eero Wifi – Likely my final post about it

June 20, 2020 at 9:59 am Leave a comment

I’ve been using eero for my wifi needs for probably a few years now.  They were among the first of the Mesh Wifi systems that came out.  For me, it was down to the eero or the Luma wifi system.  Luma seemed to have more advanced features, but early reports on the functionality of it were not encouraging.  I may have even had a pre-order in place for it at one point.  One interesting thing was that Amazon was backing them (to some degree).

Anyhow, I got my eero system and was pretty happy with it.  It was a very simple system, in terms of daily operation.  It seemed to work well, with little input from me.  Perhaps a bit too well, as I recall one time (I think I posted about it here) where my network was segmented from my the eero that was connected to the Internet, and it was routing the traffic from the entire rest of my home across the Wifi to the eero that was connected to the Internet.  As I recall, I noticed there was only one cable hooked to the back of the eero that goes to the Internet, and I realized – Wait!  That’s not supposed to be that way.  But everything still worked.

That said, the eero does lack customization and some features.  One in particular is the ability to run a second SSID (other than the Guest SSID).  To make a long story short, I ended up with 4 eeros for my main Wifi network, and two for my secondary Wifi network. Ok, I really didn’t need 4 for my main network – Three did the job well, but I added a beacon that I didn’t absolutely need.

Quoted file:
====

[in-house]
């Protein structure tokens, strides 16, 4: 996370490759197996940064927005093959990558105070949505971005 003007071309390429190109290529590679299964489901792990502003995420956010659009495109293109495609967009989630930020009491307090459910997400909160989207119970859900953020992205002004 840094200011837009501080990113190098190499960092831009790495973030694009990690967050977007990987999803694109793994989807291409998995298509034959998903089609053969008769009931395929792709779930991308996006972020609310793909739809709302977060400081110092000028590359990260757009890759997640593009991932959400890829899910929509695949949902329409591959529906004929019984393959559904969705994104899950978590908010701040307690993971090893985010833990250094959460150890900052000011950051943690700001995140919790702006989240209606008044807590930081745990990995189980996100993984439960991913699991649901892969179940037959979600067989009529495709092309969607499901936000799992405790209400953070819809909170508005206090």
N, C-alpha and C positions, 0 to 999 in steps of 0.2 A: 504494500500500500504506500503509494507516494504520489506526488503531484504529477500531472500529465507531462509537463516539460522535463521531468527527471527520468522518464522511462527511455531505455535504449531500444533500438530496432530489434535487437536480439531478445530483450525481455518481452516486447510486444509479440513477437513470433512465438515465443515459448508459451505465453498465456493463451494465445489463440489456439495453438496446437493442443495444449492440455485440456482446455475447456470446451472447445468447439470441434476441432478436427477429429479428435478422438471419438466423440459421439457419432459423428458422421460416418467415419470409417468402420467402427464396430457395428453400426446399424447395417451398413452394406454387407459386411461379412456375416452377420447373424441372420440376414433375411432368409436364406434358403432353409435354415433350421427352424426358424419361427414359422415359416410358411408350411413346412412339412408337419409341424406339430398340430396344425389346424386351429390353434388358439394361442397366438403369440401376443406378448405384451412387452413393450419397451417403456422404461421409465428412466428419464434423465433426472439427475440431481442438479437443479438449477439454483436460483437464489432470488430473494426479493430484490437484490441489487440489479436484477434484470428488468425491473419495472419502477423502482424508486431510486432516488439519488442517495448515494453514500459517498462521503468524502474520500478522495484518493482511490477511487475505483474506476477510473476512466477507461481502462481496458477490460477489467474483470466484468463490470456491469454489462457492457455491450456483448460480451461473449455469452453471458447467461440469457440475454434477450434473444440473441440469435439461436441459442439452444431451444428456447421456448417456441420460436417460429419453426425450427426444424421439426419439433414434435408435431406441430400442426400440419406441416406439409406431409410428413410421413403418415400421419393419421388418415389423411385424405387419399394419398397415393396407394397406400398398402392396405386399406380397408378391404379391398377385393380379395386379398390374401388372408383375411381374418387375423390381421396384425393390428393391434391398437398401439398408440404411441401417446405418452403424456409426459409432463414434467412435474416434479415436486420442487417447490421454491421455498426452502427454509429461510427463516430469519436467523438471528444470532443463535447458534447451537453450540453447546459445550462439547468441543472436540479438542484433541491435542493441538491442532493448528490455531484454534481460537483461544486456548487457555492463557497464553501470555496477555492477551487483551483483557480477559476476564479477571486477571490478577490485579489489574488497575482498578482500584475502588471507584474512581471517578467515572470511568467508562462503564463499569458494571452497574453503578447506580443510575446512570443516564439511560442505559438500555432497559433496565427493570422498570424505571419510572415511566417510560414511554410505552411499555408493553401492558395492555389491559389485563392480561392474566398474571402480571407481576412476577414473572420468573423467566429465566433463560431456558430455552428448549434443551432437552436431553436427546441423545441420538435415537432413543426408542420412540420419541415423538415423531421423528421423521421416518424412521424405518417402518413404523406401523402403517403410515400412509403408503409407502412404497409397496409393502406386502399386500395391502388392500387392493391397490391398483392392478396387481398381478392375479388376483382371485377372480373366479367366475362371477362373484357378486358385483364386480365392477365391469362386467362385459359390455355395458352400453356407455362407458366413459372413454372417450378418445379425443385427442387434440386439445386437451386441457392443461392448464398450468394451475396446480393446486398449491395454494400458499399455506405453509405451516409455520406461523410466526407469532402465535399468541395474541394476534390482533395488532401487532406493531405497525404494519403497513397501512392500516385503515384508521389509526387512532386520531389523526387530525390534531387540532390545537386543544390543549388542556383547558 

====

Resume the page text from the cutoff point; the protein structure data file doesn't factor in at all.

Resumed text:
The eero does a very good job for a simple home.  It has visibility into what devices are on your network, but not much in the way of visibility into what those devices are doing.  The do offer a subscription service to block malware and a limited number of additional categories of sites, but you don’t get that full device-level log of activity directly from the eero.

I think part of the problem for me came when Amazon bought eero.  There was apprehension around what Amazon might do with the deep data that is potentially available to them, being the gateway out of my network to the Internet  I understand that the eero privacy policy did not change as a result of that purchase, so as long as that holds true, we shouldn’t have any privacy issues (at least, from the assurance of an eero developer that often posts on the eero sub-reddit).  It’s entirely possible that Amazon just bought them to have a simple-to-use, but very reliable brand they could sell to customers of their product line of tablets, streaming boxes, assistants, etc.

But, the simple fact is that the eero sees all of your port 53 DNS requests in clear text.  Looking at the MAC address of individual devices can reveal the maker of the device.  If you put that info together with the DNS names of where the individual devices are communicating, you can get a pretty good idea of what devices a customer has.

Now again, I say this is “part” of the problem.  I don’t have any reason to believe Amazon is doing this, or planning to do so any time soon.  This potential privacy issue, along with the lack of some features has recently led me to move away from the eero product line.

I will still say that it’s a great line of wifi devices for a non-technical person that just wants Wifi that works with minimal headaches.

Entry filed under: Networking.

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